effect of vitamin C supplementation on plasma concentration and urinary excretion of vitamin C in cattle
Padilla, L. | Matsui, T. | Ikeda, S. | Kitagawa, M. | Yano, H.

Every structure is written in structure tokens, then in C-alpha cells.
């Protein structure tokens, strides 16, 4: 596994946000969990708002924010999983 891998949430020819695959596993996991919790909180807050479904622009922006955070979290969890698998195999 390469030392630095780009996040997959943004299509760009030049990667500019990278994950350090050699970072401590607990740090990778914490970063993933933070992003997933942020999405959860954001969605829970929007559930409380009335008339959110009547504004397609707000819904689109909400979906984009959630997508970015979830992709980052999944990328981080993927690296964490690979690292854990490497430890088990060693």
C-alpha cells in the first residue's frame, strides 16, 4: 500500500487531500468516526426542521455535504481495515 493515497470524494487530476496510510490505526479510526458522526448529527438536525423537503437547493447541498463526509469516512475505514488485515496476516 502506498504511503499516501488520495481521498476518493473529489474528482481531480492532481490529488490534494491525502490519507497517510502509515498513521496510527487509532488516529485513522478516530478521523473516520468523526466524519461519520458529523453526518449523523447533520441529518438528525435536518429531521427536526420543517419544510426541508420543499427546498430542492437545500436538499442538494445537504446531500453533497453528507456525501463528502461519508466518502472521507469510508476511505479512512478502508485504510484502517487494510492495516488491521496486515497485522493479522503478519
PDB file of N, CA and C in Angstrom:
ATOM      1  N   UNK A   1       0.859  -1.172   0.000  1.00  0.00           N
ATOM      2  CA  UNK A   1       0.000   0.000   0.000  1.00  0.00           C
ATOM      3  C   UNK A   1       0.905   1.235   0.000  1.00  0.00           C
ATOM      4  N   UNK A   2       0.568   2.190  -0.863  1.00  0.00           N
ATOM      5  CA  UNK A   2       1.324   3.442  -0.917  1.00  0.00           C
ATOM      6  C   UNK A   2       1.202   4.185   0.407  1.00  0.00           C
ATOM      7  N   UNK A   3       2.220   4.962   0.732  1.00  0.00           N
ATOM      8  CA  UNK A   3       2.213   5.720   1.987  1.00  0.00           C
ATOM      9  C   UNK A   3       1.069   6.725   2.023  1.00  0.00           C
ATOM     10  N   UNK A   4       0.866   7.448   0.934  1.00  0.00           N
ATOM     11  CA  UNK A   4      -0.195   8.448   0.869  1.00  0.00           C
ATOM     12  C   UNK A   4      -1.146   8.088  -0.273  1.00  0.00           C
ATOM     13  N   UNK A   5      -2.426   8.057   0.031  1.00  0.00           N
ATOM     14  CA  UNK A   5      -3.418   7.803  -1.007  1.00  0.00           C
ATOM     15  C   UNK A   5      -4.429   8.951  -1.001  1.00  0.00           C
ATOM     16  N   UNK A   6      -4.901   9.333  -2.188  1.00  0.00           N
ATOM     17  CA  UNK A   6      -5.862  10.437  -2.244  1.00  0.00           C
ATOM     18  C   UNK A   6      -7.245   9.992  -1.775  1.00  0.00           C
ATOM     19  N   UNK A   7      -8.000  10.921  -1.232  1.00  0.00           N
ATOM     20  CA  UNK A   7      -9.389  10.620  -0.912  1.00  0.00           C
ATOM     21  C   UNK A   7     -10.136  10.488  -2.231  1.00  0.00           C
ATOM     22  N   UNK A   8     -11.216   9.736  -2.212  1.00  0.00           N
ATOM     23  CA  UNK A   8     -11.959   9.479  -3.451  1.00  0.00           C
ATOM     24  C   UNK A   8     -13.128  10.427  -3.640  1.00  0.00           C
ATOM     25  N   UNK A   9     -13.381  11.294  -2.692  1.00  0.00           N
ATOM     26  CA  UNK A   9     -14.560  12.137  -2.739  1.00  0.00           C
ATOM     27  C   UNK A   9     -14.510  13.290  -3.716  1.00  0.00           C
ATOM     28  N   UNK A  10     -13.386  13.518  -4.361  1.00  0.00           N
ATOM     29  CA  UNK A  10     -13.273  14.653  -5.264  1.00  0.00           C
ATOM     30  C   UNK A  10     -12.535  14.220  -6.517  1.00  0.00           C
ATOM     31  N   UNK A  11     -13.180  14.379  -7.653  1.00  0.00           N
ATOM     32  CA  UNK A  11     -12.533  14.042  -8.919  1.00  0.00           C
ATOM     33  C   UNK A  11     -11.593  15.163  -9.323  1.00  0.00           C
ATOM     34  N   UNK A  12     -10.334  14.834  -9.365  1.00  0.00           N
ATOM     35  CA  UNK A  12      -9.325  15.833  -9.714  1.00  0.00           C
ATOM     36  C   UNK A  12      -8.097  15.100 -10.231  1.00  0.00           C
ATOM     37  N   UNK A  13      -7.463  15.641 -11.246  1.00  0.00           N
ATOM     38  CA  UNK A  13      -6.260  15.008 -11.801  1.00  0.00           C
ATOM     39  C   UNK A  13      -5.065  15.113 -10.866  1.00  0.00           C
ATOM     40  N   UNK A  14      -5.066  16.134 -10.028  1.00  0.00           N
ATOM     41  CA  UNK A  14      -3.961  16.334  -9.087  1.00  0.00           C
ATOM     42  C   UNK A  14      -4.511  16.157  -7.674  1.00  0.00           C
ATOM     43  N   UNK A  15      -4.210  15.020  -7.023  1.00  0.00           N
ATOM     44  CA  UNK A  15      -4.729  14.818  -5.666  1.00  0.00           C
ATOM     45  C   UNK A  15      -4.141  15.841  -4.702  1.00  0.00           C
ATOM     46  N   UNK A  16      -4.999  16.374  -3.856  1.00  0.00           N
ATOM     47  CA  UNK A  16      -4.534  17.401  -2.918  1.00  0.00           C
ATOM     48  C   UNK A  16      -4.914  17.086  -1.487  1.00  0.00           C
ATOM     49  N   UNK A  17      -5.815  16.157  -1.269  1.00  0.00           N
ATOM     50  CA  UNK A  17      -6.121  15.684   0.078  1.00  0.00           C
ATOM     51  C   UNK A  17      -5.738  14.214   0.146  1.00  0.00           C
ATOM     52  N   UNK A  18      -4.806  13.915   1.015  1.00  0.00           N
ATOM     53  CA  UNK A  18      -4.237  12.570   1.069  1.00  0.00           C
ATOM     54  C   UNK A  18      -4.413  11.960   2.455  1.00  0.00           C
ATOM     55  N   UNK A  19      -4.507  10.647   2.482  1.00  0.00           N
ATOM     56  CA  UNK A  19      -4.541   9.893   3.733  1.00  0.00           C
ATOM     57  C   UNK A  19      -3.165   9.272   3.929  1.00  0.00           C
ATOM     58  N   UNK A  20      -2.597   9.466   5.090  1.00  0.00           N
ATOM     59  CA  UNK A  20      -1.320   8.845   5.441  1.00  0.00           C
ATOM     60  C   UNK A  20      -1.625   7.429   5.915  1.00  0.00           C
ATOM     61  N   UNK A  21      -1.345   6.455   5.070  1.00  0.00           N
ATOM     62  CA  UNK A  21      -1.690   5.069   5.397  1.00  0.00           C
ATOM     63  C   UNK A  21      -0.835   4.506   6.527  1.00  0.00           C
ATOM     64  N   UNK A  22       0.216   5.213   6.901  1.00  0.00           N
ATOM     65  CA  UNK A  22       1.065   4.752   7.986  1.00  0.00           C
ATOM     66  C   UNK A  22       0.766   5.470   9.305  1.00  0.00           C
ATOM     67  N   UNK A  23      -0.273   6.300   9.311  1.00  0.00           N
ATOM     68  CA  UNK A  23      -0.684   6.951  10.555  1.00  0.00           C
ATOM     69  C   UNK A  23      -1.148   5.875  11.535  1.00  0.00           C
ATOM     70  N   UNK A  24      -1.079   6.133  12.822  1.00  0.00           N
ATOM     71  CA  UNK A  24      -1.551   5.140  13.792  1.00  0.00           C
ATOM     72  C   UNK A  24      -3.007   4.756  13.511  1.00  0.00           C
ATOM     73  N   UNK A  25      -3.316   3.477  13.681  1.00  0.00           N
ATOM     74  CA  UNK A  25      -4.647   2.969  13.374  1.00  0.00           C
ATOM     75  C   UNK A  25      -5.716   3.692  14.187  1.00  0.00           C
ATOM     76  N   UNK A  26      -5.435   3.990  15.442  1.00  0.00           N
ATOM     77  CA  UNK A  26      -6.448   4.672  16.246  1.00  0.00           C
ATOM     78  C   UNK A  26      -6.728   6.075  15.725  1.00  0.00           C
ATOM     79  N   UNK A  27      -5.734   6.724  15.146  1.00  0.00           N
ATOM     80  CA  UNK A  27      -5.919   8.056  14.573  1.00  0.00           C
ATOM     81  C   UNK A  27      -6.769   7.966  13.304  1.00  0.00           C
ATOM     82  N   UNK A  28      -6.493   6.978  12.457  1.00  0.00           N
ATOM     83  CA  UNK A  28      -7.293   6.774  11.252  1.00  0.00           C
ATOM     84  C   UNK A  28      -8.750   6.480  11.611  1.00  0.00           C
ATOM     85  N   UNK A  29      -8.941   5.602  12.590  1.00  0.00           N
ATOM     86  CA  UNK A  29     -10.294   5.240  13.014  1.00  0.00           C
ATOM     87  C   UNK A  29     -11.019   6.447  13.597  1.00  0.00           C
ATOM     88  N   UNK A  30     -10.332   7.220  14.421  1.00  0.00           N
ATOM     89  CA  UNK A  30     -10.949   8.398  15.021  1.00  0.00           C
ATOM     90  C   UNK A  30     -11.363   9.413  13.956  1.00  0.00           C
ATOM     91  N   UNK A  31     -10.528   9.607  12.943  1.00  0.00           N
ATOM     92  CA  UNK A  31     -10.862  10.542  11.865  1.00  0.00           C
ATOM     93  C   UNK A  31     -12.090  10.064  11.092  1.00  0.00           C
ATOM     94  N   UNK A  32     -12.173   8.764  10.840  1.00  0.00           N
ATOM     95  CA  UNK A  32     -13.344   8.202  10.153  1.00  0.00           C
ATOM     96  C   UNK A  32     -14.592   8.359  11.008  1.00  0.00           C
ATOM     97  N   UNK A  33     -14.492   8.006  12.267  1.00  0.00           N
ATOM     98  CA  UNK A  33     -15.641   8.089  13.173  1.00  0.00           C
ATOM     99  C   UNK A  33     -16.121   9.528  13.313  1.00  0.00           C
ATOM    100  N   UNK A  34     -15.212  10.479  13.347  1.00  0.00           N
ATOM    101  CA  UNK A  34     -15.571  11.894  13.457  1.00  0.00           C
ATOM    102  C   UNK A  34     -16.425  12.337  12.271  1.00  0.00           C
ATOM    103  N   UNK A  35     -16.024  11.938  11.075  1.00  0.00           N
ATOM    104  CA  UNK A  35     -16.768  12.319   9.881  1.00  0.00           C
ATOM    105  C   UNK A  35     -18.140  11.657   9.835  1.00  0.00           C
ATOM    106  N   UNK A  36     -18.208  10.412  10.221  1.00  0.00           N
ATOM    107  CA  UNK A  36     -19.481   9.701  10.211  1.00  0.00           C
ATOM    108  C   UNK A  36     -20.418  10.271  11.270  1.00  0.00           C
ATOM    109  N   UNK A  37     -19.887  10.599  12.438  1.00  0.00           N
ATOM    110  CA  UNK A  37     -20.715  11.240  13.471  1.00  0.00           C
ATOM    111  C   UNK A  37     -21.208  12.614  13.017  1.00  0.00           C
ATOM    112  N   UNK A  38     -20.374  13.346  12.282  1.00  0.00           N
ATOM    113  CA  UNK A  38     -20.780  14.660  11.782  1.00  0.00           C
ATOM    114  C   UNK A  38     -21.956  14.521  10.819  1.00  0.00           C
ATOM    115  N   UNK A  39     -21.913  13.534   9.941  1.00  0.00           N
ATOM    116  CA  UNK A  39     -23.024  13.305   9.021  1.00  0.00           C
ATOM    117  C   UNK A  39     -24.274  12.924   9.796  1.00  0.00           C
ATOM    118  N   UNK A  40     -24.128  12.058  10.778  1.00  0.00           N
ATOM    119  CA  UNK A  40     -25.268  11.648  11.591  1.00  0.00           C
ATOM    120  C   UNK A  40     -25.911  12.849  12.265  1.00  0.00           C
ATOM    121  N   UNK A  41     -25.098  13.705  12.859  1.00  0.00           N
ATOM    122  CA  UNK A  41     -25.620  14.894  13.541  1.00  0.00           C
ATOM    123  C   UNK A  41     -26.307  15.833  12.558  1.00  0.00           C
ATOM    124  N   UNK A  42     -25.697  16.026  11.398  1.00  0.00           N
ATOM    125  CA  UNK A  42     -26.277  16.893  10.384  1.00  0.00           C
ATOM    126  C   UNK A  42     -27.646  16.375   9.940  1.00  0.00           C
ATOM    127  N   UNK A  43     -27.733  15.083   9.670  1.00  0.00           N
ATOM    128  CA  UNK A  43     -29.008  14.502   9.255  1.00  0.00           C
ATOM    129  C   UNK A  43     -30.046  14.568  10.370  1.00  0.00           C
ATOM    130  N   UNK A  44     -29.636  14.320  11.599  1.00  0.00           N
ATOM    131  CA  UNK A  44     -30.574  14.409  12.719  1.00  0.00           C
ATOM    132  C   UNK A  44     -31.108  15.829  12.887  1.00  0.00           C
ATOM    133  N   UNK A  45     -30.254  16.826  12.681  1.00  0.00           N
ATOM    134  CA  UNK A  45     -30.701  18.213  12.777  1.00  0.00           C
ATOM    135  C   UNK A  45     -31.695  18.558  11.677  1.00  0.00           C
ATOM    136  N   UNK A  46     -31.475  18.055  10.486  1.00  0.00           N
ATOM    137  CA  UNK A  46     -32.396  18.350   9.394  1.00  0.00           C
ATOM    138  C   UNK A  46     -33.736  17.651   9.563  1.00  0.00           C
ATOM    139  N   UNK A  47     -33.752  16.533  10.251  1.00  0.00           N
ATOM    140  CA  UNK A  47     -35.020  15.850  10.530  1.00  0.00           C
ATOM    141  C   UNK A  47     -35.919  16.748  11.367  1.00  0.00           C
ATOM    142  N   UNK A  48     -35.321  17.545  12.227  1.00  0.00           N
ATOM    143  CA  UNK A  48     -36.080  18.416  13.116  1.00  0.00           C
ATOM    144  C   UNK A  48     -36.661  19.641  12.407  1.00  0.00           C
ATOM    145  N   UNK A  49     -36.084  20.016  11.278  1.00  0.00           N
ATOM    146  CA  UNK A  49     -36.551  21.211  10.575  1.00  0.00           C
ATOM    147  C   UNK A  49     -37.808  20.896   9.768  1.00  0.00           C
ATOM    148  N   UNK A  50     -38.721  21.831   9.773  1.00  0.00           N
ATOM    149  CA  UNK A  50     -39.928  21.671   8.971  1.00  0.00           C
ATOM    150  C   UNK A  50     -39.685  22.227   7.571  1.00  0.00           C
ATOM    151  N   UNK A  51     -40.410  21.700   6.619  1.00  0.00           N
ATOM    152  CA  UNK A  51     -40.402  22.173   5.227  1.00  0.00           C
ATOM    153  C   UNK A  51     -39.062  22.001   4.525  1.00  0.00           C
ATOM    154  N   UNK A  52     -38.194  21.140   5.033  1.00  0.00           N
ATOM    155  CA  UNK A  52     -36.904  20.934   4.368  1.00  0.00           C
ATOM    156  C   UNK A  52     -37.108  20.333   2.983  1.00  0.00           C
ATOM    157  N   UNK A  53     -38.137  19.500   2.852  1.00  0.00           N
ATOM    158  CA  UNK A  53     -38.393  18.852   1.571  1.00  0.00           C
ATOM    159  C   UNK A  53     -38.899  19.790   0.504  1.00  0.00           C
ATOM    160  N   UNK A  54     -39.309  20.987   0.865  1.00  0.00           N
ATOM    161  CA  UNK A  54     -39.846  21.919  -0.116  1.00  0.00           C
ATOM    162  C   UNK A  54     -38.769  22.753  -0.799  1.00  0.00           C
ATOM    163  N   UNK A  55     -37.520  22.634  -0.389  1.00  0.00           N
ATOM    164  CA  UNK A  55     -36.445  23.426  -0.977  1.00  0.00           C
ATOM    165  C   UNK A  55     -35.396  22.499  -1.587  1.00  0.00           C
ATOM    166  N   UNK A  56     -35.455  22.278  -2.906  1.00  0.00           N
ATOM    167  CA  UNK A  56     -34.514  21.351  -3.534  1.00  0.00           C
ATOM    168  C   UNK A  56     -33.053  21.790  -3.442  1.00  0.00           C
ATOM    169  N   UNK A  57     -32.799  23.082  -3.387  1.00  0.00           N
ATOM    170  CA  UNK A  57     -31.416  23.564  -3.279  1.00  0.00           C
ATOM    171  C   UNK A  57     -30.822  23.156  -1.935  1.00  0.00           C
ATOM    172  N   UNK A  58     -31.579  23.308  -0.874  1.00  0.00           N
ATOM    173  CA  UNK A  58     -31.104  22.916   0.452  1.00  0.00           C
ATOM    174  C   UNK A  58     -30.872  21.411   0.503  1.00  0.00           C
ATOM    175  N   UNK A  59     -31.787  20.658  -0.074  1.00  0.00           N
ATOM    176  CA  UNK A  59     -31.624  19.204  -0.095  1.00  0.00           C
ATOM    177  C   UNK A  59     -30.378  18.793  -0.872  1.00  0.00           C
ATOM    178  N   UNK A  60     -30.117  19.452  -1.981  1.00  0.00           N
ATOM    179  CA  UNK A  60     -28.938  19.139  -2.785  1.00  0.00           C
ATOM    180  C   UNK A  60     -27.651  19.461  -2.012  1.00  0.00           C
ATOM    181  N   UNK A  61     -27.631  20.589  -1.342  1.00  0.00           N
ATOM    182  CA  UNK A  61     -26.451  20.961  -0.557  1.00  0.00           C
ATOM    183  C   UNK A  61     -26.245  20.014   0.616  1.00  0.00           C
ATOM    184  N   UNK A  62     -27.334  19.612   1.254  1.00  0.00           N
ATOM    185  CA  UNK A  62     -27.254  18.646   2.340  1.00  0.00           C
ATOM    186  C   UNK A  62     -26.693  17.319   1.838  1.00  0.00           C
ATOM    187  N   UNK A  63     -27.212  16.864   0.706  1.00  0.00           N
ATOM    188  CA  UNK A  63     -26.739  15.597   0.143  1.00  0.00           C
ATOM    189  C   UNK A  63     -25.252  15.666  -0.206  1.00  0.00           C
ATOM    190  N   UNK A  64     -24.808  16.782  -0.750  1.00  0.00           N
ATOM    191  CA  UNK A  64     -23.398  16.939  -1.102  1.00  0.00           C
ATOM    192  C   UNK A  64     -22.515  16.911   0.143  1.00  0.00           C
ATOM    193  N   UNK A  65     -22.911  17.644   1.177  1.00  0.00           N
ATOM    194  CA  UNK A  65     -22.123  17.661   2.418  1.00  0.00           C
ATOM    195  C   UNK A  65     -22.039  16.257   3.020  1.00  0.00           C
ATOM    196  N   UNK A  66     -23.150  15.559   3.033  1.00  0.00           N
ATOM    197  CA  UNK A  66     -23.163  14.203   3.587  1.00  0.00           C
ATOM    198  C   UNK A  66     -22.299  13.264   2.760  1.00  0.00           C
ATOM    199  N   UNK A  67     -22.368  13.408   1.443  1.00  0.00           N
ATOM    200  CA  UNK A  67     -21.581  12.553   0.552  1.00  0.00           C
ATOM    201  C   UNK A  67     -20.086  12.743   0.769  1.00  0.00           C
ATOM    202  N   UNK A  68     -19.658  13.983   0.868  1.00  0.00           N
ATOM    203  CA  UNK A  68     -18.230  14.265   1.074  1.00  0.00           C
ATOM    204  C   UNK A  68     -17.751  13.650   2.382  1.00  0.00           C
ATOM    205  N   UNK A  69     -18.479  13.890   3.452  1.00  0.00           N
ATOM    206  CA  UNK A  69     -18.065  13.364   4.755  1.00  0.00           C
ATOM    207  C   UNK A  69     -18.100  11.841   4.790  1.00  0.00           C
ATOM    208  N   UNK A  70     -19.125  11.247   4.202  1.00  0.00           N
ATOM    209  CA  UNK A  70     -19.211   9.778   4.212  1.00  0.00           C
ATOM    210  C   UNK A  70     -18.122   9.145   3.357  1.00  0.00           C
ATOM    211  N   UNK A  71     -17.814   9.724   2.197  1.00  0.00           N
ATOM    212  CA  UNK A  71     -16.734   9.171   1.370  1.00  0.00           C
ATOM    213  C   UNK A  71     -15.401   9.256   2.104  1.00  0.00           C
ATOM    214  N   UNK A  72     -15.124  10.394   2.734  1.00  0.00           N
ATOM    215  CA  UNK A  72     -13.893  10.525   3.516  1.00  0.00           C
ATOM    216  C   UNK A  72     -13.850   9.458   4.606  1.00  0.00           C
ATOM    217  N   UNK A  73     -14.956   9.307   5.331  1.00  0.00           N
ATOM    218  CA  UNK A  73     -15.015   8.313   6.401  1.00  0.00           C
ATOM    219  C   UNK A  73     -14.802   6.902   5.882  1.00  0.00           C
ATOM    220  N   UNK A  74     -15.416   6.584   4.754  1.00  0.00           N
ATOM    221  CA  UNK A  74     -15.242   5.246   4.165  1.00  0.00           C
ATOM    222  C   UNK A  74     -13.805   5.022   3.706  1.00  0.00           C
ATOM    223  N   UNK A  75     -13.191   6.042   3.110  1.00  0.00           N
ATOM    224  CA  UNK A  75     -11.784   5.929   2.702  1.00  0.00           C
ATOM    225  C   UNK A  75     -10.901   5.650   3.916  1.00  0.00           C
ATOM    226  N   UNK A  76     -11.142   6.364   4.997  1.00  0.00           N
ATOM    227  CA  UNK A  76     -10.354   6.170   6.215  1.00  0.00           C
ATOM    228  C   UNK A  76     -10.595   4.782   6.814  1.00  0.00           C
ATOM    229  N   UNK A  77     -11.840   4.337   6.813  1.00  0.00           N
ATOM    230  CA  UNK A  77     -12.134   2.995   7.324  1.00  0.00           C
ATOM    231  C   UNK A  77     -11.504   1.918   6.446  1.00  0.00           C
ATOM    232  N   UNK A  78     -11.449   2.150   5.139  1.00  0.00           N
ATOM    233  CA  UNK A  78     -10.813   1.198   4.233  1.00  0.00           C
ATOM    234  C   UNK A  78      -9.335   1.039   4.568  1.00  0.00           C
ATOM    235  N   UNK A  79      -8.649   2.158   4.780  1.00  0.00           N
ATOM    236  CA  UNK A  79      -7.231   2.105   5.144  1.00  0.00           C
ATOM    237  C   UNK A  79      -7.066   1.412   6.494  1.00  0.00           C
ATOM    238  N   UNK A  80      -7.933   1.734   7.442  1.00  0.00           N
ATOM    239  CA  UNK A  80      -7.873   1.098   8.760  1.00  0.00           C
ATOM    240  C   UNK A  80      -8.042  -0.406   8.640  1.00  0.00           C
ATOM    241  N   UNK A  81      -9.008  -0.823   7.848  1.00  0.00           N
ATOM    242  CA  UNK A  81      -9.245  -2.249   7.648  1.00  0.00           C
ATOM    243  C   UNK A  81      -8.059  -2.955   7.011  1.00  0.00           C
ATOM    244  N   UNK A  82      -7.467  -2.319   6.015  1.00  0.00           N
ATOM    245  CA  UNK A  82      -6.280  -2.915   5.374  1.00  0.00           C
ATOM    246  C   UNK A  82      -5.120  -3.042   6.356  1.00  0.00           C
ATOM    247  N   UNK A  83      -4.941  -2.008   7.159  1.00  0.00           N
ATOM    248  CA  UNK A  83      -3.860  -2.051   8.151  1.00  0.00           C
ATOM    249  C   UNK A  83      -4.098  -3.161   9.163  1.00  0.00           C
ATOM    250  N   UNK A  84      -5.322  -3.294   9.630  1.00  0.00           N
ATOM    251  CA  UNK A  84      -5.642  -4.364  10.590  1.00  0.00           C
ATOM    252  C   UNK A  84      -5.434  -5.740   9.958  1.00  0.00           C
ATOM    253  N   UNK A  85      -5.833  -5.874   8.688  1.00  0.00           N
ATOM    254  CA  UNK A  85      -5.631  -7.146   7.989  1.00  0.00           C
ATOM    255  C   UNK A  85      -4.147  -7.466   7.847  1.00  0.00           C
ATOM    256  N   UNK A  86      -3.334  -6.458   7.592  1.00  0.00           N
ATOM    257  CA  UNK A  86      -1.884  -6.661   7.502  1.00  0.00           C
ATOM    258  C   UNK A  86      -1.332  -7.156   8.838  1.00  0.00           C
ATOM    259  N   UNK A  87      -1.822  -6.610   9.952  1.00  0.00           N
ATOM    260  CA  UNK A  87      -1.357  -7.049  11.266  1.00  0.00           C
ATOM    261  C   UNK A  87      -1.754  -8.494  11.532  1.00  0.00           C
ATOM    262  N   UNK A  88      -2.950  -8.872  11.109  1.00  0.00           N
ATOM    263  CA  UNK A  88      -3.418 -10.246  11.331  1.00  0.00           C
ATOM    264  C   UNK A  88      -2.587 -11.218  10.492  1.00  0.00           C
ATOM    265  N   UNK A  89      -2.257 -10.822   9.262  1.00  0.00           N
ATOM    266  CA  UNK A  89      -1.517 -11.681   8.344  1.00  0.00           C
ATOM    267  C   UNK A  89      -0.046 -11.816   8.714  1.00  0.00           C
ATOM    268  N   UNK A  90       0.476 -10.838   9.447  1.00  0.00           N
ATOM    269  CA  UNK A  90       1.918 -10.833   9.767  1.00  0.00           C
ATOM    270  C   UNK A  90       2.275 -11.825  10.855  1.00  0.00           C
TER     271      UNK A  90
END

We investigated the plasma concentration and urinary excretion of vitamin C in cows supplemented with vitamin C. Five cows (mean BW = 597 kg) were allocated to a 5 x 5 Latin square design and supplemented with a vitamin C preparation coated with hydrogenated soybean oil at 0, 10, 20, 40, or 60 mg of vitamin C per kg of BW per day for 9 d. Plasma and urine samples were collected for measuring vitamin C concentration. Urinary excretion of vitamin C was expressed as the ratio of vitamin C to creatinine. Plasma vitamin C concentration and urinary vitamin C excretion increased quadratically as dietary vitamin C increased (P < 0.001); that is, the lowest dose affected neither plasma vitamin C concentration nor urinary vitamin C excretion but the plasma vitamin C concentration and urinary vitamin C excretion increased (P < 0.05) with increasing supplementation of vitamin C at greater doses. This suggests that plasma vitamin C concentration affects urinary excretion of vitamin C in cattle and that plasma vitamin C concentration exceeded the renal threshold for vitamin C in the cows receiving vitamin C at 20 mg/kg of BW per day. Furthermore, increased urinary excretion of vitamin C appears to limit plasma vitamin C concentration in response to vitamin C intake. The daily excretion of vitamin C was estimated by the reported value of daily creatinine excretion, indicating that the daily amount of vitamin C excreted into urine was more than half of supplied vitamin C. Therefore, a large part of supplied vitamin C probably escapes ruminal degradation and is absorbed but excreted into urine.Show more [+] Less [-]